Chapter 9
Proposal for reform

Overview of proposal

9.5We propose that victims of sexual violence have the option of an alternative process as an alternative to (or, in some instances, as well as) participation in the criminal justice system. Victims could contact an accredited programme provider to discuss the range of options available and help determine what programme would best meet the victim’s justice needs. 

9.6Victims may wish to meet with a perpetrator to tell their story and seek redress (for example reparation, an apology or undertaking to complete a treatment programme) or they may, for example, wish to reconcile with or be validated in front of family members or their relevant support community. The process would be adapted to meet the needs and wishes of the relevant victim (and perpetrator), and therefore would not operate to a set model. The goal in all cases, however, would be for the victim to achieve what they felt was justice and for perpetrators (where involved or, if relevant, family members) to take responsibility for their actions, and where appropriate give redress and address the causes of their behaviour.

9.7In a programme where the perpetrator was involved, the provider would monitor any outcome agreement and, if the alternative process was satisfactorily completed by the perpetrator, there would be a statutory bar against the perpetrator being prosecuted in relation to the same incident of sexual violence. In a programme that did not involve a perpetrator, a victim would still have the option to make a complaint to Police and proceed through the criminal justice system.

9.8A programme may include:

Features of the alternative process

9.9The various features of the alternative process are summarised here and elaborated on in more detail throughout this chapter.

9.10The process would be voluntary and therefore the victim and/or perpetrator could withdraw from the process at any time, up until the time the process was completed. A victim who withdrew would have the option to make a complaint to Police and proceed through the criminal justice system. A perpetrator who withdrew would face the prospect of a complaint being made by the victim to the Police.

9.11There will be a number of incentives for a perpetrator to participate in the alternative process:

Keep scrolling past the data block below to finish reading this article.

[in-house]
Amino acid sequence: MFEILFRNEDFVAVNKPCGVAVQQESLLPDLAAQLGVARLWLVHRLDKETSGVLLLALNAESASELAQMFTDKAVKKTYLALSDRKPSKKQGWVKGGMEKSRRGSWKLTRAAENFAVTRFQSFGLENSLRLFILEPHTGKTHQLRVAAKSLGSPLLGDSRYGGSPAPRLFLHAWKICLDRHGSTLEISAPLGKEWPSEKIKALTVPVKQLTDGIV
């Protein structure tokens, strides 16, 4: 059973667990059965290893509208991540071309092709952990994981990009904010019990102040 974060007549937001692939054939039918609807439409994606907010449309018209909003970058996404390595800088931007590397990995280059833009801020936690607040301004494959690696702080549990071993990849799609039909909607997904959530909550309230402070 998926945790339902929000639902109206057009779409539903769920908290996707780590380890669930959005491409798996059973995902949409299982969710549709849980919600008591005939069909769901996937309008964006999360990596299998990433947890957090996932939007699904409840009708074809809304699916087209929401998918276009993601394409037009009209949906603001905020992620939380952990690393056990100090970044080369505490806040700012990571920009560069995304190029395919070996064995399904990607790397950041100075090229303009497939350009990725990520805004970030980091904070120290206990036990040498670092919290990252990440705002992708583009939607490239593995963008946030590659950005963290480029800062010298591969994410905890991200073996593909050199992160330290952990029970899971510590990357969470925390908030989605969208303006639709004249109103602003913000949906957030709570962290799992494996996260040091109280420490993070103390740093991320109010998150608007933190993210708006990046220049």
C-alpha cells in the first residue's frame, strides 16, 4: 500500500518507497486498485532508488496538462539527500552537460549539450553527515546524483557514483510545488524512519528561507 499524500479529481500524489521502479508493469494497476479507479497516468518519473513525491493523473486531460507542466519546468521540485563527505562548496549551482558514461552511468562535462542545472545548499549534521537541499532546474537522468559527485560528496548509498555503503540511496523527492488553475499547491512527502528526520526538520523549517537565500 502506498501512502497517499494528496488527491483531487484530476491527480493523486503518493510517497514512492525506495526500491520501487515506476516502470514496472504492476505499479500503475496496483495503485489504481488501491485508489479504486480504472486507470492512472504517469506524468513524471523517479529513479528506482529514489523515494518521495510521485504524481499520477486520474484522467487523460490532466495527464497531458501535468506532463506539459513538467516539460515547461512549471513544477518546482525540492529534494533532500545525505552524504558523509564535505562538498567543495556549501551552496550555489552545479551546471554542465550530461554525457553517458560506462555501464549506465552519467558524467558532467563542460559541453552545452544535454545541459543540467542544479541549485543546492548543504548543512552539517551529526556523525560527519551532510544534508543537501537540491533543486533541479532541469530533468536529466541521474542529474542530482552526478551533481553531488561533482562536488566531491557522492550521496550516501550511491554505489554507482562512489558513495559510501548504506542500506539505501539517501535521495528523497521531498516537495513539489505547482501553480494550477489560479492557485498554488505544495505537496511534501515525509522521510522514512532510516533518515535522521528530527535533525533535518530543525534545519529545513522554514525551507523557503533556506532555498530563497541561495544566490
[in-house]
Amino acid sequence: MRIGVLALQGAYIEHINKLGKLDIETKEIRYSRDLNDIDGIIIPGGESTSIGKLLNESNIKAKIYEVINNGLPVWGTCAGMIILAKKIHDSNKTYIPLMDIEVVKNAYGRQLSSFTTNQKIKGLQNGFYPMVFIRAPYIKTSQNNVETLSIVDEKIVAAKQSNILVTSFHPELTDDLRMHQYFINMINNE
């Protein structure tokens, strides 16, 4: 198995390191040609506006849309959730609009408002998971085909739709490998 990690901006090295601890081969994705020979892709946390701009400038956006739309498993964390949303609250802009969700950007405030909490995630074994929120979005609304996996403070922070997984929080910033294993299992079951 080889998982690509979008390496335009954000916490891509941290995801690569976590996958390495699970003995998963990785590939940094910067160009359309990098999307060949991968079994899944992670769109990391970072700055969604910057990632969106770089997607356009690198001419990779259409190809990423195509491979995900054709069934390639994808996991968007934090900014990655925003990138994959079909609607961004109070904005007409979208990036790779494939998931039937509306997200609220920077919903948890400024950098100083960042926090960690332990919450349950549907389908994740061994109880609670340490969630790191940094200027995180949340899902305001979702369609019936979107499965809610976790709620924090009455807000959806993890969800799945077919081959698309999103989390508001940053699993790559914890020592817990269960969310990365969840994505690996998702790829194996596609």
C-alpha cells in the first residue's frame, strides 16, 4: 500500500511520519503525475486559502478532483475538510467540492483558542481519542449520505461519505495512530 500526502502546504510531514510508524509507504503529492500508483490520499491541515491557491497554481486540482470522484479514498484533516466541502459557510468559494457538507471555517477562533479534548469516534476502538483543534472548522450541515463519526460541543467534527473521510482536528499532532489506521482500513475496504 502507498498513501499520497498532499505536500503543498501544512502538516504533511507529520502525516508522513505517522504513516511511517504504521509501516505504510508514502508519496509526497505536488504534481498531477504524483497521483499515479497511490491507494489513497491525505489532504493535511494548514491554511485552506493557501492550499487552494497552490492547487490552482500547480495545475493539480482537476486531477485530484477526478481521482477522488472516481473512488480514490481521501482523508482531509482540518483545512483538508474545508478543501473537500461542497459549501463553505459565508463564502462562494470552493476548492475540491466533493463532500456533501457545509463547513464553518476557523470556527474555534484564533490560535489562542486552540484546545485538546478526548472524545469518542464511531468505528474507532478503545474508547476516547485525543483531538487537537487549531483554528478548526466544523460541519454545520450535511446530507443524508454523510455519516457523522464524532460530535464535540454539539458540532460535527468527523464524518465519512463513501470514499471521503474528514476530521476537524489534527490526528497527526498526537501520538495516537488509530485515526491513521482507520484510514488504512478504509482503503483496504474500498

9.12A record of those who had completed the alternative process would be maintained, but disclosed only in limited statutorily-permitted circumstances.

9.13There would be provision for access to legal advice for the victim and perpetrator, and the fact of participation and any statements made would be privileged and confidential.

9.14Where the victim elected a programme that involved meeting or interacting with a perpetrator, then the victim and perpetrator would need to meet certain statutory eligibility criteria (see paragraphs 9.88 to 9.107) including, for the perpetrator, an acknowledgement that the incident occurred. The case would then be put through the risk assessment. 591  Where the provider determined that the case did not pass the risk assessment, a victim or perpetrator could apply for the decision of the provider to be reviewed.

9.15The provider would then subject the case to a suitability assessment based on the dynamics between the victim and perpetrator.

9.16The alternative process differs from the criminal justice system in that it does not involve a fact-finding forum which can attribute guilt and punish a perpetrator (and thus the victim does not have any input into a sentencing outcome, in the traditional sense). And, unlike existing court-mandated restorative justice programmes, the alternative process would operate outside the umbrella of the court and judicial oversight.

9.17In our view some degree of oversight is desirable to give those programmes credibility and authority, and to inspire public confidence in the process. At the end of this chapter we discuss the oversight functions that need to be performed in respect of these programmes.

591See Chapter 8.